The OAU Heads of State adopted the African Charter due to factors which affects children, such as socio-economic, cultural, traditional and developmental circumstances, natural disasters, armed conflicts, exploitation and hunger.
The following is a summary of key articles contained in the Charter.
The rights and freedom of children are recognised. Provision is made for survival, protection and development of the child. Freedom of thought, conscience and religion is recognised. The child has the right to education, health services and recreation. The disabled child has the right of protection.
The child should be protected from economic exploitation, child abuse and from substance abuse. The family is considered as the natural unit and basis of society. State Parties must take measures to ensure that no child shall take part in hostilities. Every child shall have responsibilities towards his or her family and society.
The Chief State Law Adviser has scrutinised the Charter and is of the opinion that the provisions thereof appear not be in conflict with the domestic law of South Africa. The Office of the Chief State Law Adviser, International Law, is of the opinion that there are no international legal constraints for South Africa to ratify the Charter.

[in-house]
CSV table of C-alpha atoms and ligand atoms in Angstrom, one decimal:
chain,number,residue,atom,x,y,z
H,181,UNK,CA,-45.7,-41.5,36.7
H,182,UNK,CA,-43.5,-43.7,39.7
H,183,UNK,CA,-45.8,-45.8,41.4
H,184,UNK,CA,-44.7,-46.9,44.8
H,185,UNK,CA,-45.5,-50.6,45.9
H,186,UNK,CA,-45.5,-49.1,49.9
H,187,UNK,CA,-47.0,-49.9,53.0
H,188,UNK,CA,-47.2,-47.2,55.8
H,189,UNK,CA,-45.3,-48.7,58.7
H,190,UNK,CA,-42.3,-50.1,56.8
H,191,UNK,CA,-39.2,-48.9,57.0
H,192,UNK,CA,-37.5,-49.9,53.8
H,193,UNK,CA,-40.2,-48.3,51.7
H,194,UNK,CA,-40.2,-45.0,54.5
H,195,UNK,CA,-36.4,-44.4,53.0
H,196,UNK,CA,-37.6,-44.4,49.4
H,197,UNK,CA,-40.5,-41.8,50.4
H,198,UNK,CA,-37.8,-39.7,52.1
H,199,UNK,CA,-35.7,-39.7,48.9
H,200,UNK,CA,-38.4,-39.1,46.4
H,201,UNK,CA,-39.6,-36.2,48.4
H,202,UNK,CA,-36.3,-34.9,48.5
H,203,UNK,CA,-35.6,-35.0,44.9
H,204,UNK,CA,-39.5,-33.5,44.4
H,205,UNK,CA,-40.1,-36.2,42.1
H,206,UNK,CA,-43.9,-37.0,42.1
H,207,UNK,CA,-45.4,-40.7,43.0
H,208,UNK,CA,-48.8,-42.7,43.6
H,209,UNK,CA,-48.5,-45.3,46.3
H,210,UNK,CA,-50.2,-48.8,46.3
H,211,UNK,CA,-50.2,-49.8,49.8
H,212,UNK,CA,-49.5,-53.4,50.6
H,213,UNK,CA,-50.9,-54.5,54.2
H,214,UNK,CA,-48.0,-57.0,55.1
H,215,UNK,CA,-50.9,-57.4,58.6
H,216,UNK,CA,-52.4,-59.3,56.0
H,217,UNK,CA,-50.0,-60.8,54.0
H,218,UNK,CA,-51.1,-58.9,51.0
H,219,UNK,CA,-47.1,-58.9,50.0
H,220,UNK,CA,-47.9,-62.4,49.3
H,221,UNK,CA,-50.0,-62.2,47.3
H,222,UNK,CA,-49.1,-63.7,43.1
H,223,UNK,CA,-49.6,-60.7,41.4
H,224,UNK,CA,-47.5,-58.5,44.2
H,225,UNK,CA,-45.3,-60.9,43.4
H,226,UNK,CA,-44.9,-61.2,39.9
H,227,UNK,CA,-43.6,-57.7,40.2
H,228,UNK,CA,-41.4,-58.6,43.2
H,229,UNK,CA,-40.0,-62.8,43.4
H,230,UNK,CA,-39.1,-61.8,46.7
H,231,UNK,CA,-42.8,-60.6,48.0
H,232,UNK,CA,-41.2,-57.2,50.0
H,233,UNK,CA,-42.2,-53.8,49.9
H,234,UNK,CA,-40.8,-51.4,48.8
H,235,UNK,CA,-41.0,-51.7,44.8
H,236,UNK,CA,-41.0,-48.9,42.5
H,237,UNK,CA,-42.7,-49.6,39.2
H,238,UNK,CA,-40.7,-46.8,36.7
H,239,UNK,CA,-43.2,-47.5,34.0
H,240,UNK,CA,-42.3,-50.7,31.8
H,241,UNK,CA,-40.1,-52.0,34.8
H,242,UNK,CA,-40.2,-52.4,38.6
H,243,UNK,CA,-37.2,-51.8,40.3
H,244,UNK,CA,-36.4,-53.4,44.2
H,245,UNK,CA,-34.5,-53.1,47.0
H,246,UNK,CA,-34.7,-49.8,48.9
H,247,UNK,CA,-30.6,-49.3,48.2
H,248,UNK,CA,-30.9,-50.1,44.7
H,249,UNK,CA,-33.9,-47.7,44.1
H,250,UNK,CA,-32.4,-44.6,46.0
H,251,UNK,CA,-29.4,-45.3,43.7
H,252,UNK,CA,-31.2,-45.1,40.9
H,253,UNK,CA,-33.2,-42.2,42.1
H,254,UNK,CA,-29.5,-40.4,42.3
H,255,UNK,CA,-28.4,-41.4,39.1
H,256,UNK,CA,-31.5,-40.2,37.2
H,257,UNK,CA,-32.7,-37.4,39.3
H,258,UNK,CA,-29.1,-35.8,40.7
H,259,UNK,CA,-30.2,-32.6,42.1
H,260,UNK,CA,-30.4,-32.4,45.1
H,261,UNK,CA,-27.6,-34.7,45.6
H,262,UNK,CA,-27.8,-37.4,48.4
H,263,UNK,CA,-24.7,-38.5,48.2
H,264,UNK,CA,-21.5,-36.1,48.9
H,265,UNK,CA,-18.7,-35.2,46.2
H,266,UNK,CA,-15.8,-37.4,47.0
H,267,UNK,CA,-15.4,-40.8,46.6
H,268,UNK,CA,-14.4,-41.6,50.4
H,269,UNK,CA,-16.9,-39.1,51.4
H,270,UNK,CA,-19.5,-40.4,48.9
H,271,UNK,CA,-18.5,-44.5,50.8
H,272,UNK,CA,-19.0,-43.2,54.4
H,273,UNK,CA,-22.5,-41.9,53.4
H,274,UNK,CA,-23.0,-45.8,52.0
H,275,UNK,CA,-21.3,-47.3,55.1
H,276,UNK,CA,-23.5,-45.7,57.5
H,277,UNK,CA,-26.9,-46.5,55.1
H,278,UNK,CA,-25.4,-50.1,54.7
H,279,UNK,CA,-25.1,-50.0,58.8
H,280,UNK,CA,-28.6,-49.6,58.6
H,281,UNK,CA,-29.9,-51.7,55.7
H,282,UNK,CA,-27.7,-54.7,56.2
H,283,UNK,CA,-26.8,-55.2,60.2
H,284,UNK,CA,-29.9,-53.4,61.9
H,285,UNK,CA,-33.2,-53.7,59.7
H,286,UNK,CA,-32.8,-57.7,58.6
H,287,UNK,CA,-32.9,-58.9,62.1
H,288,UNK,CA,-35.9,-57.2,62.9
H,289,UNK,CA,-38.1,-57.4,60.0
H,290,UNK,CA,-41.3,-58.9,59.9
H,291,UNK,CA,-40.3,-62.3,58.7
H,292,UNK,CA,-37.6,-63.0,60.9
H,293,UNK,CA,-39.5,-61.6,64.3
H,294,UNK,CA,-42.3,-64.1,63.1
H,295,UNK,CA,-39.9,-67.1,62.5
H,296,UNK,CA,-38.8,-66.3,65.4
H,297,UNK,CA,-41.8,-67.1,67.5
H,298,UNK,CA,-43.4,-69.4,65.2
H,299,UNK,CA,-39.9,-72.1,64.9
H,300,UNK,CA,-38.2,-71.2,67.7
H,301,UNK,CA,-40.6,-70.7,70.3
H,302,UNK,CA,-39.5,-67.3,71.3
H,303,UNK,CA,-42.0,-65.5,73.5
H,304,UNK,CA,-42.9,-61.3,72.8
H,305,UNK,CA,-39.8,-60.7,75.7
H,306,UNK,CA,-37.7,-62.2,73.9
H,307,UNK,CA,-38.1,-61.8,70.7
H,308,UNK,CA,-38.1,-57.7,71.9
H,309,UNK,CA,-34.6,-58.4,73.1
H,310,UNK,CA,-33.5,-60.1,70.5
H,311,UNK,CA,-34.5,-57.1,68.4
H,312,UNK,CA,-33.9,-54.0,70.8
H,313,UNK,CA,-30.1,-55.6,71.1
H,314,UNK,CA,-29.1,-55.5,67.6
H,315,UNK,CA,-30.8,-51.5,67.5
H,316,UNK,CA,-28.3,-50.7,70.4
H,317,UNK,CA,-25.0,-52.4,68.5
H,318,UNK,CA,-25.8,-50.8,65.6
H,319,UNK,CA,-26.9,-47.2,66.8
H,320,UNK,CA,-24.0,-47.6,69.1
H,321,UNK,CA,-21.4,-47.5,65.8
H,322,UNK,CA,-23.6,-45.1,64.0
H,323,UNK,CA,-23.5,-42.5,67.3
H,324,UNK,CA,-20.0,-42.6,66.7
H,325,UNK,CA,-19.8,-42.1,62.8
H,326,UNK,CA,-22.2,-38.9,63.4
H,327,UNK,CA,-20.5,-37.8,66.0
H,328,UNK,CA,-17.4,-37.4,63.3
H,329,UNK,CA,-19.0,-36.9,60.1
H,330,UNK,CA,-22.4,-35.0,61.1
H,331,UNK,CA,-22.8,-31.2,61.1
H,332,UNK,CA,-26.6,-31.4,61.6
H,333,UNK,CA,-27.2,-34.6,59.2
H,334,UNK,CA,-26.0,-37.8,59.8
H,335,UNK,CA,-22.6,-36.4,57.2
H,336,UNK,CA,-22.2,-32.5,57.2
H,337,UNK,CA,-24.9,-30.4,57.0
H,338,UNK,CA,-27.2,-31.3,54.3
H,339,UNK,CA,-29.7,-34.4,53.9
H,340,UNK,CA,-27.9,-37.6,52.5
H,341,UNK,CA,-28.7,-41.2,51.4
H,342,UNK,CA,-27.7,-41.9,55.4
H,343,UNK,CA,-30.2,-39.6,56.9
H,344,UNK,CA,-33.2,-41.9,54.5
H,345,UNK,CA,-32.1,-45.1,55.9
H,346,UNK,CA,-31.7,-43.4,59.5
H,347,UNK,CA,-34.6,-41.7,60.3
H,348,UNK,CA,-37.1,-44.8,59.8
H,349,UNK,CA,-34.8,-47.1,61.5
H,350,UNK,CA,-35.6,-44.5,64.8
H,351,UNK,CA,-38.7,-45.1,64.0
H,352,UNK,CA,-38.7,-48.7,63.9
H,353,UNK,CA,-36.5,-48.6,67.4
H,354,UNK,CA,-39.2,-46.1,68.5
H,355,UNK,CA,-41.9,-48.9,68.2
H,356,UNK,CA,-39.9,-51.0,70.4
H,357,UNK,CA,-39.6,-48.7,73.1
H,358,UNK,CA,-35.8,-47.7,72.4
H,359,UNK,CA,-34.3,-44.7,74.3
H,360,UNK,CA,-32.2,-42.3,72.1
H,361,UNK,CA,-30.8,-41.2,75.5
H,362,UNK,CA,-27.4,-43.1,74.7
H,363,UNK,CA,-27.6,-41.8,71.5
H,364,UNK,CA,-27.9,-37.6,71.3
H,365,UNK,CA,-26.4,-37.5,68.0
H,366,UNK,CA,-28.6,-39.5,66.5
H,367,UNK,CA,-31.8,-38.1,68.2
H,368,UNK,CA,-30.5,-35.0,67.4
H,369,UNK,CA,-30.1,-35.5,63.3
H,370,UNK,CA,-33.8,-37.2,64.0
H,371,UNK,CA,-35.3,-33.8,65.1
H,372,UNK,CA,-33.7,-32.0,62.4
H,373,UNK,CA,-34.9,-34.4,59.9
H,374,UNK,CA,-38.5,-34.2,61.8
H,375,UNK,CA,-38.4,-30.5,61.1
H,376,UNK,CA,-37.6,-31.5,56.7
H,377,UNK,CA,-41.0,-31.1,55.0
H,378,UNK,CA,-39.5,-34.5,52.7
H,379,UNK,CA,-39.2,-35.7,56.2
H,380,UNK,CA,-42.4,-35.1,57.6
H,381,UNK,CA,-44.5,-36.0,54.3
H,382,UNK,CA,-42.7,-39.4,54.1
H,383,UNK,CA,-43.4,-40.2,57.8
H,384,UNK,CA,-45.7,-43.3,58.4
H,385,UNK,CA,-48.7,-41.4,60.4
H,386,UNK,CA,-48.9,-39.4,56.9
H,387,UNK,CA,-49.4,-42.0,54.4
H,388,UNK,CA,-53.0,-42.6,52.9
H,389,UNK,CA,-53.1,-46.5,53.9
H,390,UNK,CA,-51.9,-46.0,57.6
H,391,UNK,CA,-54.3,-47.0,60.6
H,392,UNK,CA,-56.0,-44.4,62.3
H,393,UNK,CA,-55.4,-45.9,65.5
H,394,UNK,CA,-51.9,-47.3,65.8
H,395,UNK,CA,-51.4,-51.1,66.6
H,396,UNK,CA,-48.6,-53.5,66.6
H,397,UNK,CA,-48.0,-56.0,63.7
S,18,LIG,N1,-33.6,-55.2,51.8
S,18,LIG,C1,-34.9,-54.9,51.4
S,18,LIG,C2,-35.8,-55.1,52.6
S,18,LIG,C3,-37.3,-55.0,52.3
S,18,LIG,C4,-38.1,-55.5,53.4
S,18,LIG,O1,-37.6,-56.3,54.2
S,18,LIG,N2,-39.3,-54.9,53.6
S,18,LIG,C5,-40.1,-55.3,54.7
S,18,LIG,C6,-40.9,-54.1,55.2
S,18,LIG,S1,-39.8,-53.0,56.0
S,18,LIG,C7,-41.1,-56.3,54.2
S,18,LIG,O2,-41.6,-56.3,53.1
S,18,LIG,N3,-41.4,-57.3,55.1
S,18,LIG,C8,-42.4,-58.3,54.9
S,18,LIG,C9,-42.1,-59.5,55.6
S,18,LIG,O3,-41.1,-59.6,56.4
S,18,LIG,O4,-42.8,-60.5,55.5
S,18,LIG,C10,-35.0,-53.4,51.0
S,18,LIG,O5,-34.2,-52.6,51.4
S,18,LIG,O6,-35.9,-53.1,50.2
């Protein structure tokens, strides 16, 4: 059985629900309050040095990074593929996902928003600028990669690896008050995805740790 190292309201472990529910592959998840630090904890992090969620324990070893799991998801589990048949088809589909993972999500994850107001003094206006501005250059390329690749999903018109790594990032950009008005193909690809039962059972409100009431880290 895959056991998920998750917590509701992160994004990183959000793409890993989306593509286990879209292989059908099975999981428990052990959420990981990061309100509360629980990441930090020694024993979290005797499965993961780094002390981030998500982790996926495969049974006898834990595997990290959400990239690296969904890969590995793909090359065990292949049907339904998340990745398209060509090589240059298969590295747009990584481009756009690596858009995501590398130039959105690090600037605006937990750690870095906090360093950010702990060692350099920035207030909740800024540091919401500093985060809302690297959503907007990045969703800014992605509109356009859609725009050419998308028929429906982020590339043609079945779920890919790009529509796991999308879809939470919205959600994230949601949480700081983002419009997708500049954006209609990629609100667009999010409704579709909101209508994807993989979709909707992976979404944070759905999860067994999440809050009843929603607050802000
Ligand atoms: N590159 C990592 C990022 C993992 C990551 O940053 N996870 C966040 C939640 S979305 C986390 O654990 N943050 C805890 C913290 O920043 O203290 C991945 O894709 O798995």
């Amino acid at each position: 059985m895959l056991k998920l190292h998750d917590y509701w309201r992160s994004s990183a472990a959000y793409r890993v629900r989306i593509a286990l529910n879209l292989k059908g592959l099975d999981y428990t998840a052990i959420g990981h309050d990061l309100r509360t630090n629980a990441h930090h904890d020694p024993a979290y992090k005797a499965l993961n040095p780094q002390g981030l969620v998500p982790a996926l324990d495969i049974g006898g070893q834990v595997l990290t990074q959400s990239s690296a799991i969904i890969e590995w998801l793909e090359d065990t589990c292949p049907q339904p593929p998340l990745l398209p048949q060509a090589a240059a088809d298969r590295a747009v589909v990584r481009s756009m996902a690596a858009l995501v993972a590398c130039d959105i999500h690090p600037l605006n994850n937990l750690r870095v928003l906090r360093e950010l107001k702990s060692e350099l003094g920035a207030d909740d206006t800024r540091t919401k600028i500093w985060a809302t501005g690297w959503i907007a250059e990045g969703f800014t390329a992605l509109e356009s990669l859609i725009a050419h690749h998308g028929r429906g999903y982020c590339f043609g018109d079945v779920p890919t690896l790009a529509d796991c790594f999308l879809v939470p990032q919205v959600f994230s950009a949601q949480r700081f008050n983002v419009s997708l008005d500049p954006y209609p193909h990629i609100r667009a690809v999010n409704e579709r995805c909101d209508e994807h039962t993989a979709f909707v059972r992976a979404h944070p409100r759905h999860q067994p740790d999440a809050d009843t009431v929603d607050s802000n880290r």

All the core departments agree that South Africa comply with most of the articles or are in the position to fulfil its obligations over time.
The NPA Steering Committee, which is responsible for managing the Convention greed to be assigned the charge of monitoring the implementation of the Charter.
5. CONSTITUTIONAL IMPLICATIONS
As ratification is required, the Charter will be binding on the Republic in terms of the Constitution only after it has been approved in both the National Assembly and the National Council of Provinces.
It is recommended that:
5.1South Africa ratify the African Charter on the Rights and Welfare of the Child. And
5.2An Instrument of Accession signed by the Minister of Foreign Affairs, be delivered to the Organisation of African Unity.
Letter from Minister
RATIFICATION OF THE AFRICAN CHARTER ON THE RIGHTS AND WELFARE OF THE CHILD
It will be appreciated if you could consider the explanatory memorandum before the adjournment of the current session of Parliament. For the Charter to come into effect it must be ratified by at least 15 member States. South Africa will be the fifteenth Member State. Cabinet has instructed that the Charter be ratified as a matter of urgency.
The submission seeks approval for the distribution of the Explanatory Memorandum on Ratification of the African Charter on the Rights and Welfare of the Child for tabling in Parliament.
Cabinet has approved the submission of the Charter to Parliament for ratification and letters are attached to the Leader of Government Business, and the Chairs of the Portfolio and Select Committees.
Recommendation: That the submission is approved and the letters signed
Dr ZST SKWEYIYA (MP)
MINISTER FOR WELFARE, POPULATION AND DEVELOPMENT